Mrs. Short, Principal

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Short's Info

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Social Media and Children/Teens

Annually during the holiday season I see an increase in student social media use.  As parents, you are your child’s first teacher.  Please share with your student the following information and should you have greater concerns for their social media use and safety, continue to research it and reach out to professionals for advice.    Please read on about ways you can support your student in using social media responsibly.  Thank you for your support and have a safe and pleasant holiday season.

Statistics report that almost 90% of teenagers have used some form of social media (Facebook, You Tube, Snapchat, Instagram, etc.) and nearly 75% have a profile of their own on social media.  Teens visit these sites daily and the likelihood of this trend slowing is minimal.

The Good

Social media is great when

  • teens use it to stay connected to family and friends in a positive way
  • volunteer to get involved with a charity or nonprofit organization
  • enhance their creativity by sharing ideas, music, and art
  • interact with others who share similar positive interests

The Bad and the Ugly

Social Media is negative when

  • teens engage in cyberbullying (Threats and intimidation of others while online)
  • share questionable activities such as posting risky pictures or posting videos of negative or illegal acts
  • Including personal information that allows predators to find them and potentially hurt them

The dangers of engaging in this risky behavior go beyond the moment it is posted.  It is almost impossible to completely erase videos, photos, and snaps from the internet.  If someone wants to find information, they can find it even when teens and their parents have deleted it.  Problems will arise years later from poor behaviors online.  Students will have issues with potential job applications and college applications if their history includes negative online behavior.

applications and college applications if their history includes negative online behavior.

Social Media also creates an unhealthy climate of competition to be as popular or as well liked or “friended” by as many friends as their peers.  This causes low self-esteem in many students. They feel less important and worse about themselves when they make these unhealthy comparisons.

 What can Parents Do?

  • Be aware of what your student is doing online. Stay involved in a way that makes your student feel you respect their privacy but that you also want to make sure they are being safe.
  • Create a Social Media Agreement with your teen. Do this so they know if they violate any of the safe behaviors you have identified for them in order to have the privilege of using the social media, they will lose their phone or tablet/computer and online access.
  • When all else fails, take their smart phones or computers away and delete their online accounts.

What Can Teens do?

  • Be nice. Engaging in mean behavior will always come back on you and you will be the victim in the end.  Being mean results in others being mean back.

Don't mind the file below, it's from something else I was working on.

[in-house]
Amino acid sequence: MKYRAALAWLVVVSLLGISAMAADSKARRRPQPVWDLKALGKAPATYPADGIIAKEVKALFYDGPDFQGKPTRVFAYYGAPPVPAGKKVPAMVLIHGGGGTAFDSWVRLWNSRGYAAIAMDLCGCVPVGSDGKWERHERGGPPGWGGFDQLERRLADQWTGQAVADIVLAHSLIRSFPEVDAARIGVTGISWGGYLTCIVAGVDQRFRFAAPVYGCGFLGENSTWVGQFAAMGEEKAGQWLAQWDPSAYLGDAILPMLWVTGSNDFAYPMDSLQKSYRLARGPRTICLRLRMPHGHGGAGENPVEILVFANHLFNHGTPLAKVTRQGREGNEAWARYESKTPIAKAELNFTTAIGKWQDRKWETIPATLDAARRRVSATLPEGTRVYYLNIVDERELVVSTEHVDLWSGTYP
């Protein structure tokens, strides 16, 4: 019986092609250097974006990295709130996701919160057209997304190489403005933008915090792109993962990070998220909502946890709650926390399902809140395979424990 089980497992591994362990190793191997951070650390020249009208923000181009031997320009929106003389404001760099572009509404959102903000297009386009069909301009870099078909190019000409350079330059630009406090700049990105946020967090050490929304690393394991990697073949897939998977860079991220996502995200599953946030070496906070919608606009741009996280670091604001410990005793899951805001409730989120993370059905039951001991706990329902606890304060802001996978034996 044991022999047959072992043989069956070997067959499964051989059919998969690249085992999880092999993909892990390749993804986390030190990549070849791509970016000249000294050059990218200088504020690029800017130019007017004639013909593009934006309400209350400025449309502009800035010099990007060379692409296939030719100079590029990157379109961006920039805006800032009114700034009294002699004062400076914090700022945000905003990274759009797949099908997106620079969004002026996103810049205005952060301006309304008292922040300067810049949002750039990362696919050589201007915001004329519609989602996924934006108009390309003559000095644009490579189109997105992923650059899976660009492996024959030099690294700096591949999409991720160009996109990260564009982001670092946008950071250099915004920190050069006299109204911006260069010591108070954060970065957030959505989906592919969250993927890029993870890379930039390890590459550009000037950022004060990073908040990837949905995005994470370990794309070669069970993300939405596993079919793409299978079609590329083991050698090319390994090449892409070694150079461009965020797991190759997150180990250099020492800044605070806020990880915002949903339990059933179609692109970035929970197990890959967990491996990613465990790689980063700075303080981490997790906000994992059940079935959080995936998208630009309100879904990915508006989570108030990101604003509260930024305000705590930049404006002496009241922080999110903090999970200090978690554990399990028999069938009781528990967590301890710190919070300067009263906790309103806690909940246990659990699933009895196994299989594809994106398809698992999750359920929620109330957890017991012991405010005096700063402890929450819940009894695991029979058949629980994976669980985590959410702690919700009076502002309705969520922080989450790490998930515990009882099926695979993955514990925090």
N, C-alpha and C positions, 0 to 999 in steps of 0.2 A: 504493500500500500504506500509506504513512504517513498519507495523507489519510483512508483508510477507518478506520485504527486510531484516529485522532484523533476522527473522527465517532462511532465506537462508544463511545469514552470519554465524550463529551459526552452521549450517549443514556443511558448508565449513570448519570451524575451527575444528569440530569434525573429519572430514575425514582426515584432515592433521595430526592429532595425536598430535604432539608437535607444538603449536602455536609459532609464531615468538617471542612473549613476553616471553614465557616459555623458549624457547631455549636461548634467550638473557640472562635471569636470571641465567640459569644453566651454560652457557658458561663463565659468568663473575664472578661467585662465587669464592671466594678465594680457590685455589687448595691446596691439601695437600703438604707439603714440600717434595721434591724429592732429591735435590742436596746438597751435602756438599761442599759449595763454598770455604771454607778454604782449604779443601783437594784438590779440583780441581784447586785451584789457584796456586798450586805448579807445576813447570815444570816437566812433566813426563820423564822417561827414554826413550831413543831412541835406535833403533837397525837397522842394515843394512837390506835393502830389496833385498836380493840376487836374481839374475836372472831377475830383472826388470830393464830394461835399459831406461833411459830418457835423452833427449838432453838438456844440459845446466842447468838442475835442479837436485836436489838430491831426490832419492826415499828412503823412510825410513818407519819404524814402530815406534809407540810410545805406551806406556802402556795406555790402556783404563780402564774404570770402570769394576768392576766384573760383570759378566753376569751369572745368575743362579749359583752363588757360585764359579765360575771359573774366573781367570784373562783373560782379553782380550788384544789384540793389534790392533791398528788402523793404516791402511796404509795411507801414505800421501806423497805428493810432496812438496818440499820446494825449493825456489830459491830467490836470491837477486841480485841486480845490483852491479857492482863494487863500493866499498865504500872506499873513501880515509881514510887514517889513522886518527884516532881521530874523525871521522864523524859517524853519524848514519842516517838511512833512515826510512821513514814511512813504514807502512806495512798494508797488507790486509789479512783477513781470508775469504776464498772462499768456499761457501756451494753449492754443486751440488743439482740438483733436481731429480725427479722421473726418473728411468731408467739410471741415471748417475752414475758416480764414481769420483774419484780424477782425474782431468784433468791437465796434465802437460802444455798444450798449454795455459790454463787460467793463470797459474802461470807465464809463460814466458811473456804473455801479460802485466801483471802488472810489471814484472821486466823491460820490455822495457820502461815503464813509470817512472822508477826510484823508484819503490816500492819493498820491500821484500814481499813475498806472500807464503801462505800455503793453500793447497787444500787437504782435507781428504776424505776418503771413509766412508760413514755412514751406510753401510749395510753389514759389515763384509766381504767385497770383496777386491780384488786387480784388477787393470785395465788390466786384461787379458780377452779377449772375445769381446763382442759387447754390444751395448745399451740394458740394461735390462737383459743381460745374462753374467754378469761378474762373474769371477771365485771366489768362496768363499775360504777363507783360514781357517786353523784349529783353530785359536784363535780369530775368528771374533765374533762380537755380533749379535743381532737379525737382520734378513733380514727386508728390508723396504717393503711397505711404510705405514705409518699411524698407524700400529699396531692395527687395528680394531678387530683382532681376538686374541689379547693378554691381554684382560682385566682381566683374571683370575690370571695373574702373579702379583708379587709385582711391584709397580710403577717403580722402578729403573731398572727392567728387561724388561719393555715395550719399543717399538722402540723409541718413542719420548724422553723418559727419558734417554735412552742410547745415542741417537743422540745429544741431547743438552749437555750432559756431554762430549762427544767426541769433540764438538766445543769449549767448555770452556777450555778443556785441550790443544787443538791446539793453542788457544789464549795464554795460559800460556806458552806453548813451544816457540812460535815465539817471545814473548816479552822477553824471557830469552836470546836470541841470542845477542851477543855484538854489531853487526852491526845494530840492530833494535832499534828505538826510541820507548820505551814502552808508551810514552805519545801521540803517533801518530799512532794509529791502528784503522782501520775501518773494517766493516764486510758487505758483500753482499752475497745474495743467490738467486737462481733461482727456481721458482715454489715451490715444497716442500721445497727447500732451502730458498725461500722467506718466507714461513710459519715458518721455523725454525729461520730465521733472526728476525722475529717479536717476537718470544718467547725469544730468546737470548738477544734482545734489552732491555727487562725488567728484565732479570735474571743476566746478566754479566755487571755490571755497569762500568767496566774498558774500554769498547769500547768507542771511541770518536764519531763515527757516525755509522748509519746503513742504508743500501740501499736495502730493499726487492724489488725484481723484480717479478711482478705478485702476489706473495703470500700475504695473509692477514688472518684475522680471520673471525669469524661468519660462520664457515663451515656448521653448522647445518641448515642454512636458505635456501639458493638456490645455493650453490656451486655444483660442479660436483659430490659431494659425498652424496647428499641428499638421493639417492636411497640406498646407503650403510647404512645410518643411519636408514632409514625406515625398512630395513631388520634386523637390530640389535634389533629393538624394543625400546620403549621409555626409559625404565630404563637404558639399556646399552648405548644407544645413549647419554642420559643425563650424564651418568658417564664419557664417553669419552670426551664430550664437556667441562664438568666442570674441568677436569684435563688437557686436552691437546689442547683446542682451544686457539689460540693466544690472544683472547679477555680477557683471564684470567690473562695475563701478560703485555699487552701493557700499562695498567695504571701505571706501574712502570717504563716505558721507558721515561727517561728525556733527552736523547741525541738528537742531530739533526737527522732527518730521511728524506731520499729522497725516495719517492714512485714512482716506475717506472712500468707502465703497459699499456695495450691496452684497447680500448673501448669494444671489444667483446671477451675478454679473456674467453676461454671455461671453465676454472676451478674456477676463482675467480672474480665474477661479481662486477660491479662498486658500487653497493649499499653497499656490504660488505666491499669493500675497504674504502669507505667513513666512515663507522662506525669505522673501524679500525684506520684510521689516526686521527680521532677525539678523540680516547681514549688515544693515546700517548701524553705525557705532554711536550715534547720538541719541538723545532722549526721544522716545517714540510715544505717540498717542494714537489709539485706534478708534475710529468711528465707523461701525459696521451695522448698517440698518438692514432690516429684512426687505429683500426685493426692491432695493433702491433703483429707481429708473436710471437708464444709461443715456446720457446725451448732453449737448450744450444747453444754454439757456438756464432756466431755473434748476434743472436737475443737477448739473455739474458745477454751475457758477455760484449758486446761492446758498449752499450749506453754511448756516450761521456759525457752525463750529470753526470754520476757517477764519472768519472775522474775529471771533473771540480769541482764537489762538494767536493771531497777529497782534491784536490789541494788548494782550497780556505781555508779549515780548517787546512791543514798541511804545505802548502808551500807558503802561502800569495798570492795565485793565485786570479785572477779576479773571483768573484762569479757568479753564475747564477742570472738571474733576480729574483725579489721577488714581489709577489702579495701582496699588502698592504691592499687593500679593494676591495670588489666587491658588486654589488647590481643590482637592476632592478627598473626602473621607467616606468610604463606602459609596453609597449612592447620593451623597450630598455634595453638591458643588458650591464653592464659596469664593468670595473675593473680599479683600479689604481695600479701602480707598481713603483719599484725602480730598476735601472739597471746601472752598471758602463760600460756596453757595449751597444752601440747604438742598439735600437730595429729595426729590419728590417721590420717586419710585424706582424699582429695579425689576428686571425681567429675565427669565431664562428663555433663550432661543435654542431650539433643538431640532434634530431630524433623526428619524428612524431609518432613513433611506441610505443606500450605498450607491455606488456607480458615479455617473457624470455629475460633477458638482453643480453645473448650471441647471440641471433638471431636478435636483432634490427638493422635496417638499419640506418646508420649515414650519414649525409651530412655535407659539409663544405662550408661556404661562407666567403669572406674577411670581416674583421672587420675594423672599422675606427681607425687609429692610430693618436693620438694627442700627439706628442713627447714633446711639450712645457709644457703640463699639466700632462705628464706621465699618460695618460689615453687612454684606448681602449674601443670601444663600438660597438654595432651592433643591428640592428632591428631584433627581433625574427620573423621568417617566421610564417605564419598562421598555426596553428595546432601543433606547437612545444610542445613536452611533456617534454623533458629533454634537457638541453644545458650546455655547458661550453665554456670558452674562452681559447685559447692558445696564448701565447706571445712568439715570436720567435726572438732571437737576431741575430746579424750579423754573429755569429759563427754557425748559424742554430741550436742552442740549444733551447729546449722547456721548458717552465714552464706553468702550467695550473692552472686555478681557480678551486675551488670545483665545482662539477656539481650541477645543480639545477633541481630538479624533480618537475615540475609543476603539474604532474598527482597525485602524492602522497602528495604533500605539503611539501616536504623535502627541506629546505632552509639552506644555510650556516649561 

• Think twice before hitting the “send” or “enter” button. Be aware posting parties and dates, phone numbers, etc. leave you vulnerable for predators.
  • Once you say something or put it out there, you can’t get it back. Do not post anything that you would not want your grandmother, mother, father, aunt, uncle or other family member to see.
  • Use privacy settings and do not share your password with anyone.
  • Do not “friend” strangers even if they are friends of friends.

Statistics and information supplied by

http://kidshealth.org/parent/positive/family/social-media-smarts.html#

For more information Google “teens and social media” online.  Thank you.

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California Assessment of Student Performance and Progress- CAASPP

This year is our first official year with the new CAASPP testing system for student testing.  Last year, you will recall your student took a practice exam on the computer.  This exam did not provide you with results as it was a baseline year for the assessment.  This year, your student will be taking a Math and Language Arts exam on the computer.  Both exams are rigorous.  The Math exam will be administered the week of April 25th.  The Language Arts exam will be administered the week of May 2nd.  Make-up exams will be administered the week of May 9th.   All students will be testing each morning during the testing window. Make sure your student is well rested, has had a good breakfast or eats here at school each morning, and arrives on time to do their very best. Please support your student by doing these things and by encouraging him/her to try their best and not give up even when the work is difficult.  Stiern Sharks don’t quit, we persevere.

Attendance during the testing period is also of paramount importance.  Please help us by making certain your student is here at school and on time every day unless they are ill. 

Together We Can Keep Academics at the Top of Our Priority List

 The staff here at Stiern is continuing to work hard to ensure that your student has the best possible education.  We need your help now more than ever before.  Many of the students are coming to school unprepared or lacking a positive attitude about learning.  Please take some time to talk with your student about the benefits of a good education and how to come to school with the right attitude.  We need all of our students coming to school ready to learn. Recent research has shown that individuals who are happy and possess a positive attitude are 31% more productive and successful than those with negative attitudes.  Happiness breeds success.